What's even worse, is the below sealevel part. Okay, so you Americans have a city that's a few feet below sealevel. Big fcuking deal. Half of my country is below sealevel! Ten million people, including myself! We're not talking about a 200 year old city-- we're talking about thousands of years of history, unique cities such as Rotterdam, Amsterdam, The Hague, Alkmaar, etc, etc. If the Americans continue to keep denying global warming, we Dutch (together with Bangladesh) will be the first to drown. And I am not kidding here. *Your* government ignoring global warming could cause the death of hundreds of thousands of Dutchmen and women. The part of my country that's below sealevel is one of the most densily populated areas in the world.

However, Bangladesh is even worse. That actually *is* the most densily populated country in the world, also below sealevel.

Get some perspective on this shit, please.

Damn Gnome-pilot

Thursday, August 25, 2005
This is so frustrating. No matter WHAT I do, there is NO FCUKING WAY to get my PalmOne Tungsten E2 to sync in Linux/Gnome. All proper modules are loaded, all HOWTOs have been followed to the letter, and still it refuses to work.

Funny thing is, it's not only the E2 that has problems; there are a lot of people who are unable to connect *any* PDA to Linux/Gnome via USB. Kpilot does its job much better (I got the thing to sync there, but only by help from Eugenia a few weeks back). What good is it to include Gnome-pilot in any distribution IF IT DOESN'T FCUKING WORK?? Jesus, you Linux folks should really learn to "do it right or don't do it" instead of "do it any possible way, no matter if it works".

This is really annoying the shit out of me. It are these little things that make you really HATE Linux. Like that TV card I bought, that happened to be of a series which uses a different decoder chip than other series of the same model. That's why it didn't work... I'm really not getting this; how many USB-enabled Palm models are actually there to create support for??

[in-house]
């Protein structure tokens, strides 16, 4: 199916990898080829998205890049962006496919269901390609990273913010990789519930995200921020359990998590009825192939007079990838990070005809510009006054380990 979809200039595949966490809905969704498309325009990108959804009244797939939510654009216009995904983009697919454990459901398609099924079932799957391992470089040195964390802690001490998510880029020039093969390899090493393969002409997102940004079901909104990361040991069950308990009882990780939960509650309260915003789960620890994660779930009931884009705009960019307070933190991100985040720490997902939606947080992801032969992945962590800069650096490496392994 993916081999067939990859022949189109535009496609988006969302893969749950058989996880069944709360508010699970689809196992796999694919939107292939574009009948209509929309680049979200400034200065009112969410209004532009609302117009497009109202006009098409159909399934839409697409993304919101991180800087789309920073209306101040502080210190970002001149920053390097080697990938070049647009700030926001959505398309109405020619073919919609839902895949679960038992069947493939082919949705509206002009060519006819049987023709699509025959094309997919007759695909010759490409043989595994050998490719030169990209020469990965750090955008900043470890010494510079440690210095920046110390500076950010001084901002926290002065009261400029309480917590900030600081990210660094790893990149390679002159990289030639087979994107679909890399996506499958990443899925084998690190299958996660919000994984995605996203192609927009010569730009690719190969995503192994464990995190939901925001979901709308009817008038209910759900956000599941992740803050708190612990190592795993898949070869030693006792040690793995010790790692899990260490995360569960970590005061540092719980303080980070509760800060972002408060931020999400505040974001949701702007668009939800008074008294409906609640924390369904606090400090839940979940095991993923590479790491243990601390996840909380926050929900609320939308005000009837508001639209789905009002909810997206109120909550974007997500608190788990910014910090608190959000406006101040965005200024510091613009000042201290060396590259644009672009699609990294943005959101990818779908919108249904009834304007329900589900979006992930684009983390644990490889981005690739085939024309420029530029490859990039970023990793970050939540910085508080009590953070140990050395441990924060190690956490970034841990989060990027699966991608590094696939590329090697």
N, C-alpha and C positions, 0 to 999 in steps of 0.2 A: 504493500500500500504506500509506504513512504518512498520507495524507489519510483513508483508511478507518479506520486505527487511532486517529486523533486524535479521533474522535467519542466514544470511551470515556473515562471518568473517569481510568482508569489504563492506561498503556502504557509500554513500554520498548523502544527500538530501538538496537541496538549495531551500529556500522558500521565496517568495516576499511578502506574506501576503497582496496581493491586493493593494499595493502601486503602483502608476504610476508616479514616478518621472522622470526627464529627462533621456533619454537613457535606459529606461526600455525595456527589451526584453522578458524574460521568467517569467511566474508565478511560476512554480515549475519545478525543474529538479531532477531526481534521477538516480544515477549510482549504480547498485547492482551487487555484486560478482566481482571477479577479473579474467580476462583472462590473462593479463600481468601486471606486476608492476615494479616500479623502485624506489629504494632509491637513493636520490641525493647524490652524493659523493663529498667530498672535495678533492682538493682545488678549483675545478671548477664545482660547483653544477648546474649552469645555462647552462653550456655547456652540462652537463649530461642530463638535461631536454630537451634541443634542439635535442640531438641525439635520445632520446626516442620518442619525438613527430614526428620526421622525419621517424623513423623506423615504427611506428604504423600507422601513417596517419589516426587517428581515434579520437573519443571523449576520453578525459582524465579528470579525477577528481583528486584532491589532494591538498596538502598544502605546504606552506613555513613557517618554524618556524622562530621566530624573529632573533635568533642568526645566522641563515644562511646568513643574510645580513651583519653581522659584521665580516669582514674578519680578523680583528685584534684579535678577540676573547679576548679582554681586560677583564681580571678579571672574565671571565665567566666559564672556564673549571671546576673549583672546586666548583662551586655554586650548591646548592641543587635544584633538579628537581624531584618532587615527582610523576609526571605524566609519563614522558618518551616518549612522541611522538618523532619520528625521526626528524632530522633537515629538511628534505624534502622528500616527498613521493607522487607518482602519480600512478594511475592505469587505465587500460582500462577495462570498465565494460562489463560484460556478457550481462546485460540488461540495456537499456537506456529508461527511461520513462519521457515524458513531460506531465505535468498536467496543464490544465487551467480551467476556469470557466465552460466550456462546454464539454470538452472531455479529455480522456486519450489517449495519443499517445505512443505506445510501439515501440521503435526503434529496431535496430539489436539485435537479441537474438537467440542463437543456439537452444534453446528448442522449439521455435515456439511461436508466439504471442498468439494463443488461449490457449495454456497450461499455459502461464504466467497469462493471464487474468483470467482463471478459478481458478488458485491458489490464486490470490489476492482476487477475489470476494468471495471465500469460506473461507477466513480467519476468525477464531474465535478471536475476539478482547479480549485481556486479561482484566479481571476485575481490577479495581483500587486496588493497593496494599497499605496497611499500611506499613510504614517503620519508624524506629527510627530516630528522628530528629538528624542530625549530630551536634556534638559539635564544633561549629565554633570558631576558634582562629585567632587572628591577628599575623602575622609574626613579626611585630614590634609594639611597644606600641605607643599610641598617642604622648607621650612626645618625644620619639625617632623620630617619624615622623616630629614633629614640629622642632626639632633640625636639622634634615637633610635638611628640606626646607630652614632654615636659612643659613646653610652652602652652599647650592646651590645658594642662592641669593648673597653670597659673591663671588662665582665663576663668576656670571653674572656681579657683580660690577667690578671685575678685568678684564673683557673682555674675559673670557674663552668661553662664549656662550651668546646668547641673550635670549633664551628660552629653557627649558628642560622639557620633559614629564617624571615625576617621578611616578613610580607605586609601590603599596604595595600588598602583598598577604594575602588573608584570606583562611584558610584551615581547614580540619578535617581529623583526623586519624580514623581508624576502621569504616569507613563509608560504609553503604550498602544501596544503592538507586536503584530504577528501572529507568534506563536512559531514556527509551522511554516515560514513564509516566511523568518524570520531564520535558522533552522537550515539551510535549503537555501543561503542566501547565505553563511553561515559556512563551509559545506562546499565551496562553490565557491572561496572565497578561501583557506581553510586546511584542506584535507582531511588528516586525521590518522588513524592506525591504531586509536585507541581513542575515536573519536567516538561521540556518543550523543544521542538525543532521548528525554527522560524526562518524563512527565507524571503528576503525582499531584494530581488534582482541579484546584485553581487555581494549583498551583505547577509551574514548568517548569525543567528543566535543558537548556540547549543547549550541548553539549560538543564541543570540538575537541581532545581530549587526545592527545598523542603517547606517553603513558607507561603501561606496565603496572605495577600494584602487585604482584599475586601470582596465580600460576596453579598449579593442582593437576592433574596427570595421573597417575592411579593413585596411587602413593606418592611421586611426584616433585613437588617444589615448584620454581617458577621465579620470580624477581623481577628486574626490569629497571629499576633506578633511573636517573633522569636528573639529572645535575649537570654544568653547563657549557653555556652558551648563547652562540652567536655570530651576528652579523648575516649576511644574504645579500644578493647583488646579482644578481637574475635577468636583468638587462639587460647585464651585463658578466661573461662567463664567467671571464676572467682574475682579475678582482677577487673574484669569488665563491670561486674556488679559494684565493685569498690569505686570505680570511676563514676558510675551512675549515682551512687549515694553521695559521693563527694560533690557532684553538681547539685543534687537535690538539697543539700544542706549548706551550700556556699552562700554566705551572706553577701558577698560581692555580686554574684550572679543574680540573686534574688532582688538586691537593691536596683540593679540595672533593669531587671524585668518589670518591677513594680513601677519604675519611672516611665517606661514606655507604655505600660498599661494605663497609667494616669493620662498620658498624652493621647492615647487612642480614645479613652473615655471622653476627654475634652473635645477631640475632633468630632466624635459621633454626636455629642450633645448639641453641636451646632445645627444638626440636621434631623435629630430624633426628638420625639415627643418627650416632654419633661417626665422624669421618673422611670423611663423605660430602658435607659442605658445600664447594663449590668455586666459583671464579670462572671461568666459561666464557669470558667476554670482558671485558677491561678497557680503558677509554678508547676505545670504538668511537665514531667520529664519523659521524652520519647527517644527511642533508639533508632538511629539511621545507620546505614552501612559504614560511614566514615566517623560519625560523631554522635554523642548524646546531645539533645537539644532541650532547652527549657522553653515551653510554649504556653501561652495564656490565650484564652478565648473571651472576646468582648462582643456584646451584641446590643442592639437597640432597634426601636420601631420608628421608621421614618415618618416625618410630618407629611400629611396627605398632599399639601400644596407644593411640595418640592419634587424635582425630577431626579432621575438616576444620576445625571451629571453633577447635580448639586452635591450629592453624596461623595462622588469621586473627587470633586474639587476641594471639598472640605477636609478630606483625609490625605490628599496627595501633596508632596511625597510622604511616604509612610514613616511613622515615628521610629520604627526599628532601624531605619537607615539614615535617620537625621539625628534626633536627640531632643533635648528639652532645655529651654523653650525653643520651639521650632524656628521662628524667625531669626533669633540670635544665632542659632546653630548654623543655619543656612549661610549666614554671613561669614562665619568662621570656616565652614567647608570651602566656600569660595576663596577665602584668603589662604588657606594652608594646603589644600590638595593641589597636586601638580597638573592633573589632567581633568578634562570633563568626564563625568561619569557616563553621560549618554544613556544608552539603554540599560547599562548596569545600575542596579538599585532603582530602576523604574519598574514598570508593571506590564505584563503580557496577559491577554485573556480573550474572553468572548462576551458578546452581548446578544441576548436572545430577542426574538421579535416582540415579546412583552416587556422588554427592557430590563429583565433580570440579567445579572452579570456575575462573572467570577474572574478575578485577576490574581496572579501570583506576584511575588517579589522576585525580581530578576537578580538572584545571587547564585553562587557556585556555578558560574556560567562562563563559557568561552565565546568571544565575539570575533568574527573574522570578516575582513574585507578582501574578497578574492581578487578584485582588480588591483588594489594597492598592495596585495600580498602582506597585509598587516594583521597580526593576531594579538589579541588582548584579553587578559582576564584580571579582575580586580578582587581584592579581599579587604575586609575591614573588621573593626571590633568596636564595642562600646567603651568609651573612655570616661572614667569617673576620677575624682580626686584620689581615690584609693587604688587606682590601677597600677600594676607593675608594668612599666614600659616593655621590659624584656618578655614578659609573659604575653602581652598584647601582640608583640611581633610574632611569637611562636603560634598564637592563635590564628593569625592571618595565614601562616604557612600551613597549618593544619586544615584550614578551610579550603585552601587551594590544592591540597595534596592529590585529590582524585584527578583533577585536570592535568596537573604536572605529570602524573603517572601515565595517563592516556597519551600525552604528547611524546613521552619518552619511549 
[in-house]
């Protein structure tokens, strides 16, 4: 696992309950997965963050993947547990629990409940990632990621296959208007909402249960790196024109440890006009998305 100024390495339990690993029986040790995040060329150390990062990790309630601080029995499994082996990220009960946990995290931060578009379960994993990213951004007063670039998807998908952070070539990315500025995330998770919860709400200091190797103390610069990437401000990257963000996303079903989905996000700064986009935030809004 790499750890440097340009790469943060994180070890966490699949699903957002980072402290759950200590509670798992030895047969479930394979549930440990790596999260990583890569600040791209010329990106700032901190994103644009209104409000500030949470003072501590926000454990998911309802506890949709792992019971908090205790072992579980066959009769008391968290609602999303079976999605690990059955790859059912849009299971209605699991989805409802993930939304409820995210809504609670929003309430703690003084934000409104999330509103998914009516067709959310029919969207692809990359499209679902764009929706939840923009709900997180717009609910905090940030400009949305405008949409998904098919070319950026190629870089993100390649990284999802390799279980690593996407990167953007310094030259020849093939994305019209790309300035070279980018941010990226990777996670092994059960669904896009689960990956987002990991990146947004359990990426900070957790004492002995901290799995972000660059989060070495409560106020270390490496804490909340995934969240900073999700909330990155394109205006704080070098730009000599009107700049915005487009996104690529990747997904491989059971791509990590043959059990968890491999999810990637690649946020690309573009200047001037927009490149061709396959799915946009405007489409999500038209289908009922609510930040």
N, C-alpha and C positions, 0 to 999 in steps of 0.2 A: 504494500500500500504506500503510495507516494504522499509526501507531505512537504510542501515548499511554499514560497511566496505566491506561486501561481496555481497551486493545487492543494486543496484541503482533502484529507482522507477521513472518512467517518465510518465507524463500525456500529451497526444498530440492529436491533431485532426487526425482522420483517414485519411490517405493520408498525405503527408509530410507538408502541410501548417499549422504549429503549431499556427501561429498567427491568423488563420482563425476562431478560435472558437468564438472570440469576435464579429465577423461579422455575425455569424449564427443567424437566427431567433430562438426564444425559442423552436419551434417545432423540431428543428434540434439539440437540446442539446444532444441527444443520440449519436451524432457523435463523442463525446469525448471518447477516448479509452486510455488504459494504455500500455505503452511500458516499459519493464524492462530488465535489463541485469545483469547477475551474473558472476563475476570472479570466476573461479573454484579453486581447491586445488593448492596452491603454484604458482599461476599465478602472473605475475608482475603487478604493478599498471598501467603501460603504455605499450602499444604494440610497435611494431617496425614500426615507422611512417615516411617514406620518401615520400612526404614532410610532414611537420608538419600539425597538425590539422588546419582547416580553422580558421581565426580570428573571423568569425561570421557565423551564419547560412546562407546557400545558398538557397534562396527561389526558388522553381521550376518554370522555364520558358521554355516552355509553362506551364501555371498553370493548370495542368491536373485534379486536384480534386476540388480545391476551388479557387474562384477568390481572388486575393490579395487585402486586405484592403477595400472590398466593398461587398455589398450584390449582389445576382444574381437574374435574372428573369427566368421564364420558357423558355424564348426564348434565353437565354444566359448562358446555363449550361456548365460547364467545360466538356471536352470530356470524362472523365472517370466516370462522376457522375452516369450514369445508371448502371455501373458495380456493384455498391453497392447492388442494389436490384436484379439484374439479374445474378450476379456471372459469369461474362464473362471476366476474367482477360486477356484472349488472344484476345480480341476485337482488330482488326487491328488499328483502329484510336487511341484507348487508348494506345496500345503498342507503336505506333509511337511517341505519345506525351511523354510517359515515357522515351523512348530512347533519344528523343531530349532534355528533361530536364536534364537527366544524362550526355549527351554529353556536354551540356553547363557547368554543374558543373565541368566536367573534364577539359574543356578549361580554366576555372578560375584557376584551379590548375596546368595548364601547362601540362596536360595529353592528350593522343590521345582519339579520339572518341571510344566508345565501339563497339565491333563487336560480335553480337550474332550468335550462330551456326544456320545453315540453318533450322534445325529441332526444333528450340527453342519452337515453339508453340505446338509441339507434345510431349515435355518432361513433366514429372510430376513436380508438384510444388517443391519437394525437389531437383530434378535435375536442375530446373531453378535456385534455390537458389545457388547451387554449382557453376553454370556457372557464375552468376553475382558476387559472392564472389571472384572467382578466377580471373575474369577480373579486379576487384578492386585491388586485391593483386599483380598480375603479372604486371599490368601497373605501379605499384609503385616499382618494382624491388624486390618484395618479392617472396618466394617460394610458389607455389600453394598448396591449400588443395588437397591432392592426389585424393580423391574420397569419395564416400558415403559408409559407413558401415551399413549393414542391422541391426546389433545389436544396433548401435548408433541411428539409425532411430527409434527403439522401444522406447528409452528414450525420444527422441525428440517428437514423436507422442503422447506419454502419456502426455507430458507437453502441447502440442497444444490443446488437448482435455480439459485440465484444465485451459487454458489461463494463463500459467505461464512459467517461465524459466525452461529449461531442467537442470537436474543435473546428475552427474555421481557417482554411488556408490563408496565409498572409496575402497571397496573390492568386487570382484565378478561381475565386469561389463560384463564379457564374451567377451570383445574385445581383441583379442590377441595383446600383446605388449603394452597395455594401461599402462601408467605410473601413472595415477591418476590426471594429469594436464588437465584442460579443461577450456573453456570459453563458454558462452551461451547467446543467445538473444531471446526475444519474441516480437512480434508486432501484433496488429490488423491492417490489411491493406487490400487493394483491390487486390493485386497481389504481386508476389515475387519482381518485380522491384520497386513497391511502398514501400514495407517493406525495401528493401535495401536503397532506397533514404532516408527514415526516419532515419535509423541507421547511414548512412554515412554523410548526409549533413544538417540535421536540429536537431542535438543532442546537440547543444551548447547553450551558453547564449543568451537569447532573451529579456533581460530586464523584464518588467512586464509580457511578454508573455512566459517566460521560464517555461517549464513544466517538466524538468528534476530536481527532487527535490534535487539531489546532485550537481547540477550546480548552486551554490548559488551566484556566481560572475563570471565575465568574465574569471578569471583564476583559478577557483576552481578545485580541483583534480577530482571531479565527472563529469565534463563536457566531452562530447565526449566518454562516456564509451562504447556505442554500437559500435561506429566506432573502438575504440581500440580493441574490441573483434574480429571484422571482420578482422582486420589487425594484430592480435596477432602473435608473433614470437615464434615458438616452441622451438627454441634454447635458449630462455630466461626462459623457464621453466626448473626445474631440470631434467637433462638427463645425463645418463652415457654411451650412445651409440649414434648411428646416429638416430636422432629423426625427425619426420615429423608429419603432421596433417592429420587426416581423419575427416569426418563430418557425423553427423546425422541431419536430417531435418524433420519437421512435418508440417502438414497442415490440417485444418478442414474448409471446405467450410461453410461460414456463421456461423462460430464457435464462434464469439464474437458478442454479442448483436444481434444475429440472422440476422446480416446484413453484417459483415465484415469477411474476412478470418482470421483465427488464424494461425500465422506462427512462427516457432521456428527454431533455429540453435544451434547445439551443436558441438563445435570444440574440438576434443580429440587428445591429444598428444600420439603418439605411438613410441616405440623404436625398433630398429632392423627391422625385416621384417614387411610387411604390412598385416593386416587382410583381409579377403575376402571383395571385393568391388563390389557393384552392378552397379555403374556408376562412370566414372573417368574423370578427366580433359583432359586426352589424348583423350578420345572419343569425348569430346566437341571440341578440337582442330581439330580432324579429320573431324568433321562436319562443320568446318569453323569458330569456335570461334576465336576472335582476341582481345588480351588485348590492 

T.H.O.M.

Google Talk

Wednesday, August 24, 2005
Okay, I'm on Google Talk too now, ThomHolwerda AT gmail DOT com (using the good instructions for how to use Talk with Gaim). Feel free to add me, but take note that whoever bothers me will be on my block list real soon.

This also means I now have a Gmail account (ThomHolwerda AT gmail DOT com).

Delivery girl

I got lots of cool new stuff the last few days. Firstly, I bought a new leather deskchair. I used to sit on a wooden piece of shit, and now I'm on this heaven among seating. A huge improvement.

Secondly, I also bought a new case for my x86. It's an Asus TA-120, and it looks really good. When I built my dad's computer, I also gave him an Asus case (a small-footprint one), and I was really satisfied with the quality and all that. Here are some pics:





Such an improvement over my 4-year-old beige no-name box.

The biggest new thing: a brand new monitor! After more than 15 yeas of computing behind a CRT screen, I now finally left the stone age to join the rest of the free world in using flat-screen monitors. All this thanks to David! The monitor is a 17" Dell flatscreen 1280x1024pix, has a 4-port USB hub, and is adjustable in every possible direction. Pictures:





Looks good huh? Oh and by the way: I should really stop flirting with the delivery girl. She's at least 5 years older than me... But hey, her smile is irresistable!

Me? Participating?

Tuesday, August 23, 2005


Since when am I involved in Ubuntu laptop-testing? ;).

I'm odd

Quote from an OSNews comment of mine:

It doesn't. Noboday is saying otherwise. The issue is whether or not people are inclined to find an alternative if there is already a competant piece of software already included?

Exactly! You hit the nail on the head, finally, Kelly! People are *happy* with the apps MS includes! Why should the law be involved to force people into thinking about alternatives? Care to elaborate? Why would you take away a baby's favourite pacifier, and then line it up with 9 other pacifiers, letting the baby cry until he in the end finds his favourite pacifier again?


How on earth do I come up with these analogies??? :s

Slashdot got slashdotted...

Monday, August 22, 2005


Always nice to see overrated sites go down :).

Sticky phone

Okay, that post I made last night is just screaming for an expanation, isn't it? Here it is!

It's a true thing of Noord-Holland, more specifically of West-Friesland (the region of Noord-Holland where I live). Once a year, usually on a course of three days, each tiny fcuking settlement in these lowlands gets completely drunk, wasted, and shameless. It's called Kermis (not to be mistaken for the Dutch word for Christmas, Kerstmis), and to any outsider it just looks like harmless fun; a ferris wheel, bumper cars, merry-go-rounds, the whole lot. However, I urge you to take a closer look.

Kermis is nothing more than an excuse for everyone to consume lots and lots of alcohol. It's truly a magical experience, not seen anywhere else in the world. All fights are forgotton, age means nothing, everyone likes everyone, everyone buys everyone beer, everyone tries to score on the opposite sex, and all this starts at 8 in the morning (I only go at evenings though).